A Virginia high schooler takes top prize for his spreadsheet skills.

By Barb Darrow
August 10, 2017

If your company needs a hotshot spreadsheet jockey in a few years time, remember this name: John Dumoulin.

Dumoulin, a 17-year-old incoming high school senior from Northern Virginia, won the 16th annual Microsoft Office Specialist World Championship (Excel division) in Anaheim, Calif. earlier this month. Excel is Microsoft’s venerable spreadsheet software under the Microsoft Office umbrella. Along with Word and PowerPoint, Excel has been a staple in workplaces for more than 20 years.

Certiport, a Pearson subsidiary for workplace testing and certification programs, announced the winners of the Excel, Word, and PowerPoint categories on Monday. Dumoulin is the first American to win the top Excel prize since the contest kicked off in 2001, although Americans have won in the Word and PowerPoint categories in the past.

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Dumoulin took home the first prize of $7,000. Add that to the $3,000 he won for the U.S. finals earlier this year, and that’s not a shabby payday.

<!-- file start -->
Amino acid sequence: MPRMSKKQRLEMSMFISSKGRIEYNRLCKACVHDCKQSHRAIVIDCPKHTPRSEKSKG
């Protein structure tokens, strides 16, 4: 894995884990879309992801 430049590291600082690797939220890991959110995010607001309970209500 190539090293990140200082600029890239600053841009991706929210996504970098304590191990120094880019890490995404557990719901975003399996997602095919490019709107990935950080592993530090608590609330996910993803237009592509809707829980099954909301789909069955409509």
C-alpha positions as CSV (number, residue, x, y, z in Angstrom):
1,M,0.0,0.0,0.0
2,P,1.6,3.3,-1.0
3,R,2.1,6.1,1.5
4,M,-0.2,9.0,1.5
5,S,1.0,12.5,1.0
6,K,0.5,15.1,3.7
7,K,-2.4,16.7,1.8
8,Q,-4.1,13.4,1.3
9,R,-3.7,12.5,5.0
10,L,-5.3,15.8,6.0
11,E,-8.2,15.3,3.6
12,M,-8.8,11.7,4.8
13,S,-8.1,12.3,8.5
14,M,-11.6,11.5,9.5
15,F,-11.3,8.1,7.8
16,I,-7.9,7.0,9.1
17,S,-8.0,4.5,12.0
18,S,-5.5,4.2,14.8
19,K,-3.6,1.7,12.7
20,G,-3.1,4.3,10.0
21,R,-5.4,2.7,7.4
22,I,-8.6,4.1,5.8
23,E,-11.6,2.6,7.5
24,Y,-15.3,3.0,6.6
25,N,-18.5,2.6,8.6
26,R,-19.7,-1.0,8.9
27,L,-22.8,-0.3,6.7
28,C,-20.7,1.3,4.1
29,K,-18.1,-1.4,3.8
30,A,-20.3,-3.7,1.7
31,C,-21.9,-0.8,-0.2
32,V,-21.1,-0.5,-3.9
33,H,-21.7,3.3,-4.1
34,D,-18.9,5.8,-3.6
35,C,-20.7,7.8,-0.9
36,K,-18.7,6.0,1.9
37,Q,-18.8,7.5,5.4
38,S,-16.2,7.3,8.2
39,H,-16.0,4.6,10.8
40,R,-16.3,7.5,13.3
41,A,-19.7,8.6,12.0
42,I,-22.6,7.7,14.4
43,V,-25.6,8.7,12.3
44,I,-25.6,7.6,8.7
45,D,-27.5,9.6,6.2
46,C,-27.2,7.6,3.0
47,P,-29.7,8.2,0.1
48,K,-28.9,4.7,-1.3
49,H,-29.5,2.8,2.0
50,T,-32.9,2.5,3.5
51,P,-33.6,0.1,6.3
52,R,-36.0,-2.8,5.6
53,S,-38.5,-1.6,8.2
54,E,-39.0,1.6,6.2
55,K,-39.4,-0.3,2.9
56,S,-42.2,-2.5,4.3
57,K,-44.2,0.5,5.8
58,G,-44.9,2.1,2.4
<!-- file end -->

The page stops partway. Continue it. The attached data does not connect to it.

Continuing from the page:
The contest drew 560,000 entries worldwide. After an initial test followed by regional and national finals, entries were winnowed down to the 157 people who converged in Anaheim earlier this month. For the finals, contestants—aged 13 to 22—were given a set of tasks and parameters, and the person who created the most accurate spreadsheet in the fastest time took home the top prize.

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Dumoulin got interested in Excel while in middle school when he used it for science projects, but also to track baseball statistics both for the Los Angeles Dodgers—his favorite team—and the Washington Nationals, who play closer to his Dumfries, Va. home.

“I’m a huge numbers guy,” Dumoulin tells Fortune. He started down this competitive path a few years back when he took the Certiport Excel certification test and got the highest score in the state.

Dumoulin says his school uses Microsoft products, and he has also dabbled in Google Sheets, but prefers Excel. He says he’s never even heard of Lotus 1-2-3, the once-dominant spreadsheet IBM ibm acquired along with Lotus Development Corp. in 1995.

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It’s hard to see where Dumoulin finds the time to hone his Excel skills: He plays varsity baseball, takes advanced placement classes, works part time at a Chic-Fil-A, and is an Eagle Scout. Now he’s in the midst of a college search.

Here’s guessing he’s not going to have a lot of trouble there.

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